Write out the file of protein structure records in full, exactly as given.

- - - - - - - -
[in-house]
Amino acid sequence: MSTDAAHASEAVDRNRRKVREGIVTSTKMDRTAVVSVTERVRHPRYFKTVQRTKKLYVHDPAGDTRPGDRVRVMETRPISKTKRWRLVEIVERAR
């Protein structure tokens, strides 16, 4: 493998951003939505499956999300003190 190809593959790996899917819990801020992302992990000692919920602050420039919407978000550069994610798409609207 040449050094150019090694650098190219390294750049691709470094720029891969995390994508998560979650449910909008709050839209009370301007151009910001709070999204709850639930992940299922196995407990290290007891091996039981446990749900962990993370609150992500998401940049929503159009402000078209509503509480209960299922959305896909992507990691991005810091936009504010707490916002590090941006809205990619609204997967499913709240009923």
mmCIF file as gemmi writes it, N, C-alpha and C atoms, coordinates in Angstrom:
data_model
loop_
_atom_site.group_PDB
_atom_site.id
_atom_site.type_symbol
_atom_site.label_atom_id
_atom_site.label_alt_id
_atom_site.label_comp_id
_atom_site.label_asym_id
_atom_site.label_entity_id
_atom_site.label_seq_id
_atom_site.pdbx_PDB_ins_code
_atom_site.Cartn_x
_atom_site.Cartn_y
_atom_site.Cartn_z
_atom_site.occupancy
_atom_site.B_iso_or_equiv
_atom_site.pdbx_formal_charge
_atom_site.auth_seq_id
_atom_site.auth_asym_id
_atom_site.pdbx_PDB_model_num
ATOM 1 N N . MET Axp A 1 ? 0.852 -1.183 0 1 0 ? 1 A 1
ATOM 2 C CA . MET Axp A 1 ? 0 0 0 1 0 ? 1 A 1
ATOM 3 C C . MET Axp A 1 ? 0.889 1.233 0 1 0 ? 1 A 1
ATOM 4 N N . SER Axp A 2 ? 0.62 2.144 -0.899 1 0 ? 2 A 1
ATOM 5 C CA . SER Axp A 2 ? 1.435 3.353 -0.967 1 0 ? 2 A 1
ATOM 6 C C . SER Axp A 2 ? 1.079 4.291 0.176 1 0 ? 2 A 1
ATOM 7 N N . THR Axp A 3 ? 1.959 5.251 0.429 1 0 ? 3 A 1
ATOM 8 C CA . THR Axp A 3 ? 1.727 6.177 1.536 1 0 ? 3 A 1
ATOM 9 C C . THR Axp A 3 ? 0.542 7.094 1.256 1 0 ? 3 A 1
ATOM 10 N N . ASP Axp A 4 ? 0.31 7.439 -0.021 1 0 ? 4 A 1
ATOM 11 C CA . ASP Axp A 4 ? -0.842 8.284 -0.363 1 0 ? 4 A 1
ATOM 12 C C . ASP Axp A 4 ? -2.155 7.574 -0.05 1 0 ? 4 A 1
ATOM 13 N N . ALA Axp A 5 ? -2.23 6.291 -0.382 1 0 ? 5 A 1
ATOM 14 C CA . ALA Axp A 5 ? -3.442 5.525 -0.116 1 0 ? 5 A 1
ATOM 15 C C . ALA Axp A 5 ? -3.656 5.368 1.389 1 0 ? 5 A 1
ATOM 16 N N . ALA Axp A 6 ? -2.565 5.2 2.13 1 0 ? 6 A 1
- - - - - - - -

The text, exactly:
[in-house]
Amino acid sequence: MSTDAAHASEAVDRNRRKVREGIVTSTKMDRTAVVSVTERVRHPRYFKTVQRTKKLYVHDPAGDTRPGDRVRVMETRPISKTKRWRLVEIVERAR
């Protein structure tokens, strides 16, 4: 493998951003939505499956999300003190 190809593959790996899917819990801020992302992990000692919920602050420039919407978000550069994610798409609207 040449050094150019090694650098190219390294750049691709470094720029891969995390994508998560979650449910909008709050839209009370301007151009910001709070999204709850639930992940299922196995407990290290007891091996039981446990749900962990993370609150992500998401940049929503159009402000078209509503509480209960299922959305896909992507990691991005810091936009504010707490916002590090941006809205990619609204997967499913709240009923």
mmCIF file as gemmi writes it, N, C-alpha and C atoms, coordinates in Angstrom:
data_model
loop_
_atom_site.group_PDB
_atom_site.id
_atom_site.type_symbol
_atom_site.label_atom_id
_atom_site.label_alt_id
_atom_site.label_comp_id
_atom_site.label_asym_id
_atom_site.label_entity_id
_atom_site.label_seq_id
_atom_site.pdbx_PDB_ins_code
_atom_site.Cartn_x
_atom_site.Cartn_y
_atom_site.Cartn_z
_atom_site.occupancy
_atom_site.B_iso_or_equiv
_atom_site.pdbx_formal_charge
_atom_site.auth_seq_id
_atom_site.auth_asym_id
_atom_site.pdbx_PDB_model_num
ATOM 1 N N . MET Axp A 1 ? 0.852 -1.183 0 1 0 ? 1 A 1
ATOM 2 C CA . MET Axp A 1 ? 0 0 0 1 0 ? 1 A 1
ATOM 3 C C . MET Axp A 1 ? 0.889 1.233 0 1 0 ? 1 A 1
ATOM 4 N N . SER Axp A 2 ? 0.62 2.144 -0.899 1 0 ? 2 A 1
ATOM 5 C CA . SER Axp A 2 ? 1.435 3.353 -0.967 1 0 ? 2 A 1
ATOM 6 C C . SER Axp A 2 ? 1.079 4.291 0.176 1 0 ? 2 A 1
ATOM 7 N N . THR Axp A 3 ? 1.959 5.251 0.429 1 0 ? 3 A 1
ATOM 8 C CA . THR Axp A 3 ? 1.727 6.177 1.536 1 0 ? 3 A 1
ATOM 9 C C . THR Axp A 3 ? 0.542 7.094 1.256 1 0 ? 3 A 1
ATOM 10 N N . ASP Axp A 4 ? 0.31 7.439 -0.021 1 0 ? 4 A 1
ATOM 11 C CA . ASP Axp A 4 ? -0.842 8.284 -0.363 1 0 ? 4 A 1
ATOM 12 C C . ASP Axp A 4 ? -2.155 7.574 -0.05 1 0 ? 4 A 1
ATOM 13 N N . ALA Axp A 5 ? -2.23 6.291 -0.382 1 0 ? 5 A 1
ATOM 14 C CA . ALA Axp A 5 ? -3.442 5.525 -0.116 1 0 ? 5 A 1
ATOM 15 C C . ALA Axp A 5 ? -3.656 5.368 1.389 1 0 ? 5 A 1
ATOM 16 N N . ALA Axp A 6 ? -2.565 5.2 2.13 1 0 ? 6 A 1